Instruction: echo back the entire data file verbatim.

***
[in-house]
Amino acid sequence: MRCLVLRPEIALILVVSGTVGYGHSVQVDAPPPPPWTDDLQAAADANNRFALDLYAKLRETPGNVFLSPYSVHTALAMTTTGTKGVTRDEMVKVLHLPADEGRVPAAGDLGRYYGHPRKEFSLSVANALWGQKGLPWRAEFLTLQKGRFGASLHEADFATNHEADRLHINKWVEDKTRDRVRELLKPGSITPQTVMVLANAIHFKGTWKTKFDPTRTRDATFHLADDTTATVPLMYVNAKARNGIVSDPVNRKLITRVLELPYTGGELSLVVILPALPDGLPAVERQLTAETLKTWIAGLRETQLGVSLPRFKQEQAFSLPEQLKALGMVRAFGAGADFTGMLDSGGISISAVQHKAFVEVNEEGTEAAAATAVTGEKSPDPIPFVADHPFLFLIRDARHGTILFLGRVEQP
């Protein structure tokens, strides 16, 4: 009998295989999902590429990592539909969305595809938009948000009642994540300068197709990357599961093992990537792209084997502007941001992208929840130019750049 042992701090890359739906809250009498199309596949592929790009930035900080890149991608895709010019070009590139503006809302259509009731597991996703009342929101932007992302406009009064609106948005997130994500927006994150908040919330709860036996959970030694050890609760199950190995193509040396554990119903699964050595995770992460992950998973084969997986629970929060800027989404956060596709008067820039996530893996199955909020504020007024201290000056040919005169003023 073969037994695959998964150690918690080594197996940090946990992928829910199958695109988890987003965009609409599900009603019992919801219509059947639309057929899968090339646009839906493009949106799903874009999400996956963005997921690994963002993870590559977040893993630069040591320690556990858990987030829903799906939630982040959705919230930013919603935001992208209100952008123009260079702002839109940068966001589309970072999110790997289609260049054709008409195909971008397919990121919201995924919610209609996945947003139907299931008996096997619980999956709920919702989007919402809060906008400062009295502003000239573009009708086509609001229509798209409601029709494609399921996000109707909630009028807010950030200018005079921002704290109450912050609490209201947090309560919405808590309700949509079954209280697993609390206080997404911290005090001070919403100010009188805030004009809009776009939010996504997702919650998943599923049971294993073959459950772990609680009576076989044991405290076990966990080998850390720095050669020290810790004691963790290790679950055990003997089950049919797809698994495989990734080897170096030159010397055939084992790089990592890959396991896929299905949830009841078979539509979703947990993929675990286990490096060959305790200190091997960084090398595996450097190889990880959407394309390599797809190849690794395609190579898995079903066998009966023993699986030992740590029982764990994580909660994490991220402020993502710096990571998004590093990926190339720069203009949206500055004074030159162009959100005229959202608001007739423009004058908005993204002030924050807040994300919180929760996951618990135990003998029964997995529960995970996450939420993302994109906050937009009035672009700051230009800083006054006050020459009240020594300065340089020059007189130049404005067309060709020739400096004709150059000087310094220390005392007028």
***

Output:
[in-house]
Amino acid sequence: MRCLVLRPEIALILVVSGTVGYGHSVQVDAPPPPPWTDDLQAAADANNRFALDLYAKLRETPGNVFLSPYSVHTALAMTTTGTKGVTRDEMVKVLHLPADEGRVPAAGDLGRYYGHPRKEFSLSVANALWGQKGLPWRAEFLTLQKGRFGASLHEADFATNHEADRLHINKWVEDKTRDRVRELLKPGSITPQTVMVLANAIHFKGTWKTKFDPTRTRDATFHLADDTTATVPLMYVNAKARNGIVSDPVNRKLITRVLELPYTGGELSLVVILPALPDGLPAVERQLTAETLKTWIAGLRETQLGVSLPRFKQEQAFSLPEQLKALGMVRAFGAGADFTGMLDSGGISISAVQHKAFVEVNEEGTEAAAATAVTGEKSPDPIPFVADHPFLFLIRDARHGTILFLGRVEQP
């Protein structure tokens, strides 16, 4: 009998295989999902590429990592539909969305595809938009948000009642994540300068197709990357599961093992990537792209084997502007941001992208929840130019750049 042992701090890359739906809250009498199309596949592929790009930035900080890149991608895709010019070009590139503006809302259509009731597991996703009342929101932007992302406009009064609106948005997130994500927006994150908040919330709860036996959970030694050890609760199950190995193509040396554990119903699964050595995770992460992950998973084969997986629970929060800027989404956060596709008067820039996530893996199955909020504020007024201290000056040919005169003023 073969037994695959998964150690918690080594197996940090946990992928829910199958695109988890987003965009609409599900009603019992919801219509059947639309057929899968090339646009839906493009949106799903874009999400996956963005997921690994963002993870590559977040893993630069040591320690556990858990987030829903799906939630982040959705919230930013919603935001992208209100952008123009260079702002839109940068966001589309970072999110790997289609260049054709008409195909971008397919990121919201995924919610209609996945947003139907299931008996096997619980999956709920919702989007919402809060906008400062009295502003000239573009009708086509609001229509798209409601029709494609399921996000109707909630009028807010950030200018005079921002704290109450912050609490209201947090309560919405808590309700949509079954209280697993609390206080997404911290005090001070919403100010009188805030004009809009776009939010996504997702919650998943599923049971294993073959459950772990609680009576076989044991405290076990966990080998850390720095050669020290810790004691963790290790679950055990003997089950049919797809698994495989990734080897170096030159010397055939084992790089990592890959396991896929299905949830009841078979539509979703947990993929675990286990490096060959305790200190091997960084090398595996450097190889990880959407394309390599797809190849690794395609190579898995079903066998009966023993699986030992740590029982764990994580909660994490991220402020993502710096990571998004590093990926190339720069203009949206500055004074030159162009959100005229959202608001007739423009004058908005993204002030924050807040994300919180929760996951618990135990003998029964997995529960995970996450939420993302994109906050937009009035672009700051230009800083006054006050020459009240020594300065340089020059007189130049404005067309060709020739400096004709150059000087310094220390005392007028």